From the text, and then I’ll go on some other issues, I want to point out eight reasons that a true believer cannot be lost (if you want to write them down right out of our text), verses 27-29. First of all (reason number 1), true believers are His sheep. Look at verse 27, “My sheep hear my voice, and I know them, and they follow me,” so they are His sheep. They are authentic genuine true believers. Do you know that even Jesus had a Judas Iscariot in His group? If you were with Jesus and His disciples, you probably never would have expected that Judas was not genuine. You might have suspected Peter because he was goofing off and messing up all the time, “I don’t know about Peter. I don’t know if he’ll make it to heaven,” and Judas is actually the one that was the betrayer. By the way, I don’t believe Judas was ever saved. I don’t believe he was ever authentic, genuine, or truly saved. He followed Christ, but he wasn’t genuine. He wasn’t one of His sheep.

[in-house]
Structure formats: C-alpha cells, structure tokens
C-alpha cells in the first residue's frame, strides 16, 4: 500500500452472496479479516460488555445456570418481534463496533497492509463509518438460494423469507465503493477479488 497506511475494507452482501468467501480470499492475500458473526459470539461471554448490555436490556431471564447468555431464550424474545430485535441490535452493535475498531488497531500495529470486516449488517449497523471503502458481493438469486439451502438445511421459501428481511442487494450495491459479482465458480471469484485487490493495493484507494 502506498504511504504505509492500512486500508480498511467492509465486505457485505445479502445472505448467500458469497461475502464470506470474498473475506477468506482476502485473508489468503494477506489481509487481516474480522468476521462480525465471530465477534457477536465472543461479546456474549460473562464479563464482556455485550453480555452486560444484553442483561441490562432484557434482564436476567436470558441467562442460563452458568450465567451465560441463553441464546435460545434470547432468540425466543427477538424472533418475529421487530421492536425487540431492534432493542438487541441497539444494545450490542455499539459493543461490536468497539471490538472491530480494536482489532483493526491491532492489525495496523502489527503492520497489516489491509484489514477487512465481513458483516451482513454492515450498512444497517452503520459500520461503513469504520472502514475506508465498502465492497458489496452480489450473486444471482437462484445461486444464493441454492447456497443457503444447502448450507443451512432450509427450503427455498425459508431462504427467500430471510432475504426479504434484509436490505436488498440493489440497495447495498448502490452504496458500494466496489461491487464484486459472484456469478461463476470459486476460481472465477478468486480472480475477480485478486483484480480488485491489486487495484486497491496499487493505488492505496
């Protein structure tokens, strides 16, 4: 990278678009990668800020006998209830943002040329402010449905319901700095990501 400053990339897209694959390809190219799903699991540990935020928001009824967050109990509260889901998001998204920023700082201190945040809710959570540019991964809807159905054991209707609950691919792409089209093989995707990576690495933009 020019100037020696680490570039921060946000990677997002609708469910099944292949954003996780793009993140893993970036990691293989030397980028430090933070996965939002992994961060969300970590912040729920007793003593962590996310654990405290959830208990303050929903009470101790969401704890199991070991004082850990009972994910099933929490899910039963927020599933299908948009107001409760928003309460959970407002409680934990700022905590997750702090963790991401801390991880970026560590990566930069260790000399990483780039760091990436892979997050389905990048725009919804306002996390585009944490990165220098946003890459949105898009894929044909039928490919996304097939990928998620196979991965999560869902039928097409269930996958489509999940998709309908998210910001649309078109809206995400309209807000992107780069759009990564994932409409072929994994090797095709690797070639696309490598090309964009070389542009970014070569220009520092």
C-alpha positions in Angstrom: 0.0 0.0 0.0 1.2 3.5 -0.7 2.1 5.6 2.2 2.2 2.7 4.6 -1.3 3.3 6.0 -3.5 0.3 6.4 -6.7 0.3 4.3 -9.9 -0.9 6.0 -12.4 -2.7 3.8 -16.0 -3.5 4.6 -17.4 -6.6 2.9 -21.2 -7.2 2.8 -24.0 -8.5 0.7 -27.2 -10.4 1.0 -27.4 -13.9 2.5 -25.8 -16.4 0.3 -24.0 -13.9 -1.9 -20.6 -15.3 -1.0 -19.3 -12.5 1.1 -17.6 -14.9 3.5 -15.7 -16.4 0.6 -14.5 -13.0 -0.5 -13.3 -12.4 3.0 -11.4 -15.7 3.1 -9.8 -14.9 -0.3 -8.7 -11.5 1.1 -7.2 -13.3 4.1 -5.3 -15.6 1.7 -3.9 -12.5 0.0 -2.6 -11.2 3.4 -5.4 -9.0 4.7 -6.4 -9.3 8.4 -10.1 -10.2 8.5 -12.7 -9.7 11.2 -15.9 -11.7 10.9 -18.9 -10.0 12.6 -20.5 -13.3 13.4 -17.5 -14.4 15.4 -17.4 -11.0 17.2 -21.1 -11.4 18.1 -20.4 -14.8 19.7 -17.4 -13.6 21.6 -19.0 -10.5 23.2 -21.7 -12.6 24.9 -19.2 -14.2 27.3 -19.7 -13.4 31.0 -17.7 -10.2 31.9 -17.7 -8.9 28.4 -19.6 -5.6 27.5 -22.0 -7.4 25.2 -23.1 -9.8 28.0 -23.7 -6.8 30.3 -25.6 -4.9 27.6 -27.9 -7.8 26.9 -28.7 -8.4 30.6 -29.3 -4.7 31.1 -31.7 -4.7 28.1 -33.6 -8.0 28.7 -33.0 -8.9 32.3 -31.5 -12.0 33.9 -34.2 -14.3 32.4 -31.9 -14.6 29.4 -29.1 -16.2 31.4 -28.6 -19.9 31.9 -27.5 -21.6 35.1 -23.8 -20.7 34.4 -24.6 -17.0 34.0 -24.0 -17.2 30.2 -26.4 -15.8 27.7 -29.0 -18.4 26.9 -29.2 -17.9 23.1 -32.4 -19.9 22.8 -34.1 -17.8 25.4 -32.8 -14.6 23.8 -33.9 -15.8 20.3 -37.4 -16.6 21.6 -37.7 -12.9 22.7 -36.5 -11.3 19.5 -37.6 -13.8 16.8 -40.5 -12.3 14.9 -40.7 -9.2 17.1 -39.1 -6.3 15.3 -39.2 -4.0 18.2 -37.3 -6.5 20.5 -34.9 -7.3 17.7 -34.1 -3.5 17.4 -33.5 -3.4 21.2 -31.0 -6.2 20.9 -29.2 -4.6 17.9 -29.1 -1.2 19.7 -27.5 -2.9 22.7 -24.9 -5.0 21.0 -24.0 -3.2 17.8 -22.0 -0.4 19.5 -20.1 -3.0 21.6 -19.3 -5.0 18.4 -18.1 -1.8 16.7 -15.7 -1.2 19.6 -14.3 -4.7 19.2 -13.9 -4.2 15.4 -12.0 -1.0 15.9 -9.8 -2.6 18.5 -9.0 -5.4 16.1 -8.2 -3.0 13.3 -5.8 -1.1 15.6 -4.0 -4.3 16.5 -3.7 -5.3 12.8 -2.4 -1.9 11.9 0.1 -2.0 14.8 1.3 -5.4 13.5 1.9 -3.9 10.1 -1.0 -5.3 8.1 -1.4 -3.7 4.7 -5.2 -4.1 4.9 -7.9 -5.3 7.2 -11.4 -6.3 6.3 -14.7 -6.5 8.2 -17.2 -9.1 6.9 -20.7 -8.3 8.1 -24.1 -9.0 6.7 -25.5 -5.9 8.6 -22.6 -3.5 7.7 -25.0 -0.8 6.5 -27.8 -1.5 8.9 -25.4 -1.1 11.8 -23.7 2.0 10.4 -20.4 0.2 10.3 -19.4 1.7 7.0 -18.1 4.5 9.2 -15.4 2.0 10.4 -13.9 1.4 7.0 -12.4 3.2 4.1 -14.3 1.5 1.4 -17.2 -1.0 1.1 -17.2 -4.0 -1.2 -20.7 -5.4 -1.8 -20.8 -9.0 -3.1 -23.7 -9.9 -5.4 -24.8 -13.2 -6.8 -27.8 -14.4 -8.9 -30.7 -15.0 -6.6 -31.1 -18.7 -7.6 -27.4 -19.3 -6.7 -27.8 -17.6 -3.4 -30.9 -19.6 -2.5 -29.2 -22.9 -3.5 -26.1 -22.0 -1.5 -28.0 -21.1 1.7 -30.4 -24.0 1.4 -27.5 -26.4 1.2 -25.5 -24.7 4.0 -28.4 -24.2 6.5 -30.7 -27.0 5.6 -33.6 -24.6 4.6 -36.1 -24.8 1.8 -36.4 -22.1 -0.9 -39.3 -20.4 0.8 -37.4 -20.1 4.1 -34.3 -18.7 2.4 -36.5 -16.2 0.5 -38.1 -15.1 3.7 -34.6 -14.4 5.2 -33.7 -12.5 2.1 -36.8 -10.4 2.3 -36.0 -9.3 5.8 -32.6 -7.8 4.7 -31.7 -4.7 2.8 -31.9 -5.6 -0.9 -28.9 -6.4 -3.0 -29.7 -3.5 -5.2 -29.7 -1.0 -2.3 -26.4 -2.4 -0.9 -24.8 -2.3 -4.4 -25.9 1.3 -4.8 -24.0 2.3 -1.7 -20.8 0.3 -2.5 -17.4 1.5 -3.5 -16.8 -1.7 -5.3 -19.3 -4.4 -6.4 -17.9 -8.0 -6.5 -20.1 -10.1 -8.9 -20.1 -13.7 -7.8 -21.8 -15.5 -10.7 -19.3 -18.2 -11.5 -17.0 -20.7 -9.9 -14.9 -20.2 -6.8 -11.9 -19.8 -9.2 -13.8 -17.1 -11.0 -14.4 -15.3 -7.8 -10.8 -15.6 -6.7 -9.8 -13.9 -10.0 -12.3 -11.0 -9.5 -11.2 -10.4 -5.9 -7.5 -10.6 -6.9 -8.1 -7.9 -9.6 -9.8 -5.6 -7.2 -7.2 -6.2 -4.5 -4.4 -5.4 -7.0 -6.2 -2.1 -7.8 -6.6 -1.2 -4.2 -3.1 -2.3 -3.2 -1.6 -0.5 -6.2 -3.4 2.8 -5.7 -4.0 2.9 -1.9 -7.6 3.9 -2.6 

Write down John 6:39, “And this is the Father’s will which hath sent me,” Jesus speaking, “that of all which he hath given me I should lose nothing, but should raise it up again at the last day.” Jesus said, “All that the Father has given Me, I will lose nothing.” If He starts off with one hundred sheep, He ends with one hundred sheep. If He loses one, He goes into the wilderness and finds and brings it back. I just make that point that they are authentic believers. They are His sheep.